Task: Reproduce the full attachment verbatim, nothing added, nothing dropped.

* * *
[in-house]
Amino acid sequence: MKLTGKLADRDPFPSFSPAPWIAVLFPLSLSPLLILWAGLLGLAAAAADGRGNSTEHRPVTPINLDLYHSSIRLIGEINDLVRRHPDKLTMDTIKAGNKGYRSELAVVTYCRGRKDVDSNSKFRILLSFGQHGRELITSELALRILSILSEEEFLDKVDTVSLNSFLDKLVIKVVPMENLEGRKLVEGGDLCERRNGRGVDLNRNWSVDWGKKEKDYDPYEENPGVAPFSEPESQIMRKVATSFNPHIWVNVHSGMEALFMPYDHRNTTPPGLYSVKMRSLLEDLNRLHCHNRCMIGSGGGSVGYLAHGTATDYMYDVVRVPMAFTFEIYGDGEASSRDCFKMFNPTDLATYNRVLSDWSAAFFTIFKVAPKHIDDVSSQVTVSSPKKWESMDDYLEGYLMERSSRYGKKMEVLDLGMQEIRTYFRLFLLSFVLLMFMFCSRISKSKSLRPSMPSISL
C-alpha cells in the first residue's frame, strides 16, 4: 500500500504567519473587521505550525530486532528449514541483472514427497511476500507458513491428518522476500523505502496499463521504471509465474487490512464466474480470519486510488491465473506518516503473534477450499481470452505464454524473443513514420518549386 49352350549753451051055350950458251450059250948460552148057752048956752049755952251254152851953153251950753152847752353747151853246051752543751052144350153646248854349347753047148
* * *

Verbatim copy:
[in-house]
Amino acid sequence: MKLTGKLADRDPFPSFSPAPWIAVLFPLSLSPLLILWAGLLGLAAAAADGRGNSTEHRPVTPINLDLYHSSIRLIGEINDLVRRHPDKLTMDTIKAGNKGYRSELAVVTYCRGRKDVDSNSKFRILLSFGQHGRELITSELALRILSILSEEEFLDKVDTVSLNSFLDKLVIKVVPMENLEGRKLVEGGDLCERRNGRGVDLNRNWSVDWGKKEKDYDPYEENPGVAPFSEPESQIMRKVATSFNPHIWVNVHSGMEALFMPYDHRNTTPPGLYSVKMRSLLEDLNRLHCHNRCMIGSGGGSVGYLAHGTATDYMYDVVRVPMAFTFEIYGDGEASSRDCFKMFNPTDLATYNRVLSDWSAAFFTIFKVAPKHIDDVSSQVTVSSPKKWESMDDYLEGYLMERSSRYGKKMEVLDLGMQEIRTYFRLFLLSFVLLMFMFCSRISKSKSLRPSMPSISL
C-alpha cells in the first residue's frame, strides 16, 4: 500500500504567519473587521505550525530486532528449514541483472514427497511476500507458513491428518522476500523505502496499463521504471509465474487490512464466474480470519486510488491465473506518516503473534477450499481470452505464454524473443513514420518549386 49352350549753451051055350950458251450059250948460552148057752048956752049755952251254152851953153251950753152847752353747151853246051752543751052144350153646248854349347753047148